Me. Yes, frag plugs serve a great purpose when shipping or displaying frags for potential customers but they look like crap when placed in a display tank. I know, over time a healthy frag will encrust and cover that plug but who wants to stare at that eyesore for months on end.


My solution has been to glue frags to reef rock rubble and then attach the rubble to main reef rock. The process begins by cutting the frags off of the plugs and then dipping them to prevent any pests from entering the tank. It is important to snip the frag above any part of the frag that has encrusted onto the plug since AEFW eggs are laid at the base of corals and can survive a preventative dip.

Utilizing Zip Ties

Before the dip, I will mount small pieces of reef rock or rubble with zip ties to some egg crate and then super glue the frags to the rubble after the dip. I do all of this in a plastic container and let the frags sit for 30 minutes or so to make sure the glue has hardened. Once that is done I take the egg crate and place it in the display tank.


Frags on Egg Crate


The next step is to acclimate the new frags to the tank’s lighting. Typically, frags moving from one tank to another will be under some sort of stress and in the dark for a while during transit so it is wise to allow them to adjust to the new lighting conditions. An adjustment period also provides a buffer when lighting conditions are different between the new and old tank, not an uncommon occurrence.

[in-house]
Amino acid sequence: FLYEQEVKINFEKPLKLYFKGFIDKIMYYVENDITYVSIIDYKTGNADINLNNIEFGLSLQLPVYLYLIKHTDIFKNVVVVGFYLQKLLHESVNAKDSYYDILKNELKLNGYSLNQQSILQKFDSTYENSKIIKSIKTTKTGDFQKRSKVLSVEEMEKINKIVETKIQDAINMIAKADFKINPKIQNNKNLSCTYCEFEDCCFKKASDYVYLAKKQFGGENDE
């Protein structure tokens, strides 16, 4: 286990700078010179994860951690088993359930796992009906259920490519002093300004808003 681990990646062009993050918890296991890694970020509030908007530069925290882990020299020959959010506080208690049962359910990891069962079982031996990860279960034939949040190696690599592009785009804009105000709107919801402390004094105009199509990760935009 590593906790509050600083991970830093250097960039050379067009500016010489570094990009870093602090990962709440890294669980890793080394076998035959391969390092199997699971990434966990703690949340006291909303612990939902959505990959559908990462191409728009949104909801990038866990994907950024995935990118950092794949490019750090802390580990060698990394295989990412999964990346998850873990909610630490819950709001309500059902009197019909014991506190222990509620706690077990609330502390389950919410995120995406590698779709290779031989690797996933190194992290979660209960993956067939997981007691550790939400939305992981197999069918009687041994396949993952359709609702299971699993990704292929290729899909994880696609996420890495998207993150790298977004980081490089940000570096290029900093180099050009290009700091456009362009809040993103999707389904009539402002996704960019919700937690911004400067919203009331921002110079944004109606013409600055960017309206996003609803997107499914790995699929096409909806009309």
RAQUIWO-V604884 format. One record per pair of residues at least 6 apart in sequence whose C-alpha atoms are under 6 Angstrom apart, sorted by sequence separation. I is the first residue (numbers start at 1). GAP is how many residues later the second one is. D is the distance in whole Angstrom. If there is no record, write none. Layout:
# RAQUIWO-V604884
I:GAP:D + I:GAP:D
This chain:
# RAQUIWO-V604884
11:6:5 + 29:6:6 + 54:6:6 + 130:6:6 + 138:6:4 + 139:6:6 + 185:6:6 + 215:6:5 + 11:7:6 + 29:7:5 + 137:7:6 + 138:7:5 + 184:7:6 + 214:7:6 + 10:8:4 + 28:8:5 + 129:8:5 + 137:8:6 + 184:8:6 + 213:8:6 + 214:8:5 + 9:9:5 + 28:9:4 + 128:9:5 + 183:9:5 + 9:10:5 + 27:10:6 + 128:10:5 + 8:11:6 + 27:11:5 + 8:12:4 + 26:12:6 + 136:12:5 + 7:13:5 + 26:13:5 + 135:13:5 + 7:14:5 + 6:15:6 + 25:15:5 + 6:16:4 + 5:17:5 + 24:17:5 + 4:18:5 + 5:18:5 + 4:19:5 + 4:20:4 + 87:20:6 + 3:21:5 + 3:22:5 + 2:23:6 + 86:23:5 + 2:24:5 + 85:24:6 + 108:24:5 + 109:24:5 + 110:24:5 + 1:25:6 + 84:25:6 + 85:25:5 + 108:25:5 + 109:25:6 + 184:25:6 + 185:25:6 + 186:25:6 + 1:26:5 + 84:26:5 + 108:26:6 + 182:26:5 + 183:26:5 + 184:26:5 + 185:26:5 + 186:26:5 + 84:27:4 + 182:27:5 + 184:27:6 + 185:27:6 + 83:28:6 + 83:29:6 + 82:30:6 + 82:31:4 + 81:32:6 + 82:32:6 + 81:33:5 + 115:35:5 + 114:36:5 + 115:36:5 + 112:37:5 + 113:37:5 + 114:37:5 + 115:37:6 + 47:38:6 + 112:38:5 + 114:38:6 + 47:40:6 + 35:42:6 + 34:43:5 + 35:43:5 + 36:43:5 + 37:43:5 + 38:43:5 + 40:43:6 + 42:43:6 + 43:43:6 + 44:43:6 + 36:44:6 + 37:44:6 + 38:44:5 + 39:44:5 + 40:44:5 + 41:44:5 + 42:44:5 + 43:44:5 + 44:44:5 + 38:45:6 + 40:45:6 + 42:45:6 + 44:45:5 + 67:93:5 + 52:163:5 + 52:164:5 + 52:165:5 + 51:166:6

For the first couple of days I leave the egg crate at the bottom of the tank and then move it up about six inches, leaving them there for another two to three days. I don’t move them any higher if I have frags that prefer low light. Frags that prefer more intense lighting will be moved up during the next step when frags are permanently mounted.

Steps After Acclimation

Once the acclimation process is over I pull the egg crate out of the display and put it back into the plastic container and carefully snip off the zip ties. I permanently mount the frags by sticking two part epoxy to the bottom of the reef rubble and then attach the rubble to the main base rock.  Why not use the epoxy to directly attach frags to base rock?  Well, when you mix the epoxy together it does emit heat, something that could be harmful to a frag.


Anyway, you can check this out for a video demonstration of the process.



Once placed, the next trick is to leave the frags alone and let mother nature do her thing. She has a pretty good track record so avoid re-adjusting the frags and keep those hands out of the tank!


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If you are looking for additional insights and information, please explore my many other reef tank and SPS related articles as well as my book, A ReefBum’s Guide To Keeping an SPS Reef Tank: A Blueprint For Success. Additionally, you can see all of my reef tank videos online now as well as my Live HD Webcam.


Happy reef keeping!